DENVER – Bud Light is backpedaling after upsetting people with a label saying the beer was perfect for temporarily removing the word "no" from the drinker's vocabulary, evoking concerns about alcohol-fueled rape culture.
Anheuser-Busch swiftly apologized Tuesday afternoon as images of the label spread online. The full label reads: "The perfect beer for removing 'no' from your vocabulary for the night."
The brewer said it intended the label to be a fun way of invoking the ongoing "Up for Whatever" advertising campaign in which young drinkers say yes to trying new things. Not everyone took it that way. Online, many comments said the wording uncomfortably evoked an alcohol-fueled college rape culture.
Bud Light last year took over a small Colorado town for the Whatever campaign, and is descending upon Catalina Island off California next month.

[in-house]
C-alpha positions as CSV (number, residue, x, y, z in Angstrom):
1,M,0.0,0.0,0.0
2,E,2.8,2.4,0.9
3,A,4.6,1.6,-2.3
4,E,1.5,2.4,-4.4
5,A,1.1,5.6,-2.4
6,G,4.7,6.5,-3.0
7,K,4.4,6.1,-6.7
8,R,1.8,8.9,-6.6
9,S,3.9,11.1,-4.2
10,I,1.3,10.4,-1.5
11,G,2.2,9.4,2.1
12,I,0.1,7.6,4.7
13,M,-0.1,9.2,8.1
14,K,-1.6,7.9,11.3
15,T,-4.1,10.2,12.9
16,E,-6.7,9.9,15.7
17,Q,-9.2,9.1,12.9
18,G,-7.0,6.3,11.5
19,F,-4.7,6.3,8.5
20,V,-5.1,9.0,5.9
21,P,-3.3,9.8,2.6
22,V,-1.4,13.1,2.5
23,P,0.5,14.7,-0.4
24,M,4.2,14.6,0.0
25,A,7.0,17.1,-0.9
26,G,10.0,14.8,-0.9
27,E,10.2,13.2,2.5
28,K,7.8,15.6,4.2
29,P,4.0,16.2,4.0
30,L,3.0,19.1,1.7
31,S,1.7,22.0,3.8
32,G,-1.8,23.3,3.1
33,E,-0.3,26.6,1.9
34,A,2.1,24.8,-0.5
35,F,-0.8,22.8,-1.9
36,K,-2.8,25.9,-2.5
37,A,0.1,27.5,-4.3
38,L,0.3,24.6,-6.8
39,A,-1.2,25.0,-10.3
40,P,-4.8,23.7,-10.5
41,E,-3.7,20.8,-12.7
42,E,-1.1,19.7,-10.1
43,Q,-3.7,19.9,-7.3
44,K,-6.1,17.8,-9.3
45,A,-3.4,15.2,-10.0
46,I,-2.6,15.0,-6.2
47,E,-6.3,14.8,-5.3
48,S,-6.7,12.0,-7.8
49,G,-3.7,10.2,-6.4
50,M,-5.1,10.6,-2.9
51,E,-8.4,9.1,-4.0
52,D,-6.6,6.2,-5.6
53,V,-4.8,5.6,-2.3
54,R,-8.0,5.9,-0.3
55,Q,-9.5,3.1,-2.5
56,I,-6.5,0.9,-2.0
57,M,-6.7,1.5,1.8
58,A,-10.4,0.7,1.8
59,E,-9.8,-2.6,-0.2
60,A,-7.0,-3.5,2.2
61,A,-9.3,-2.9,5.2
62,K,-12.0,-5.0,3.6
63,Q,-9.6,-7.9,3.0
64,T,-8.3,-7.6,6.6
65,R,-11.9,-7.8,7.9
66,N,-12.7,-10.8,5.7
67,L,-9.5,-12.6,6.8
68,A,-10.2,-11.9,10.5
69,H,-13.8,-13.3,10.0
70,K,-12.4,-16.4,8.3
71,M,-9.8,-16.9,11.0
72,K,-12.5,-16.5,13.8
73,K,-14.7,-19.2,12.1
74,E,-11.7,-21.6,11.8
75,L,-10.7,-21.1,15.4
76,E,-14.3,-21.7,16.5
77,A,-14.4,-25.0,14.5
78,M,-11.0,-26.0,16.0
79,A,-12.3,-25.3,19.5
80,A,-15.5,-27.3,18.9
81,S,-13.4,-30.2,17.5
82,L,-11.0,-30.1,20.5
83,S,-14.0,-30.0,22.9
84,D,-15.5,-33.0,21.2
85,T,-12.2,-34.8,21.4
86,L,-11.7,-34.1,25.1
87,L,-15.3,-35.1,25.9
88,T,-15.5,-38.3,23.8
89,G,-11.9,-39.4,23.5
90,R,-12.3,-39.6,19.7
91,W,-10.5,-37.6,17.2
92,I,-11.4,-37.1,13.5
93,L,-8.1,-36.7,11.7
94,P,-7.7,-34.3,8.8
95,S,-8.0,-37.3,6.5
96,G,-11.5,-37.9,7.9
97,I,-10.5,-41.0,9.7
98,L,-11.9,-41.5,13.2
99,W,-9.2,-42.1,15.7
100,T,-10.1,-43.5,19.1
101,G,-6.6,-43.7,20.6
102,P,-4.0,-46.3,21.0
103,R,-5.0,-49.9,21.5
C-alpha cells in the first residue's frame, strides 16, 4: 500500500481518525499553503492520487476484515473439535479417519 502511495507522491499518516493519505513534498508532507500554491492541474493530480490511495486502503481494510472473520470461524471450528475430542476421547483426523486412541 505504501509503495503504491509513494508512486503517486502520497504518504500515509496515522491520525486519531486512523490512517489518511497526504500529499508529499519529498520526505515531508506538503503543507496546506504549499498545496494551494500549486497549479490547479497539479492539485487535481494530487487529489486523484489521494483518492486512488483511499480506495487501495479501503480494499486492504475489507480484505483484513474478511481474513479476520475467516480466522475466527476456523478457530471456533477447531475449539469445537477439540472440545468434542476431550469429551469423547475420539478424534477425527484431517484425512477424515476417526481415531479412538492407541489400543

"Sometimes, an entire marketing team can miss the obvious. Bud Light didn't realize that "remove no from your vocab" was an issue? Yikes," tweeted Christopher Barger, a marketing expert and author.
Chimed in Jeff Barrett, a PR and social media consultant. "Bud Light....the perfect beer for marketers about to lose their job. #NoMeansNo"
Anheuser-Bush quickly tweeted out an apology: "We missed the mark on a new Bud Light bottle, and we regret it."
In a statement posted to the company's website and attributed to Bud Light Vice President Alex Lambrecht, the brewer said: "The Bud Light Up for Whatever campaign, now in its second year, has inspired millions of consumers to engage with our brand in a positive and light-hearted way. In this spirit, we created more than 140 different scroll messages intended to encourage spontaneous fun. It's clear that this message missed the mark, and we regret it. We would never condone disrespectful or irresponsible behavior."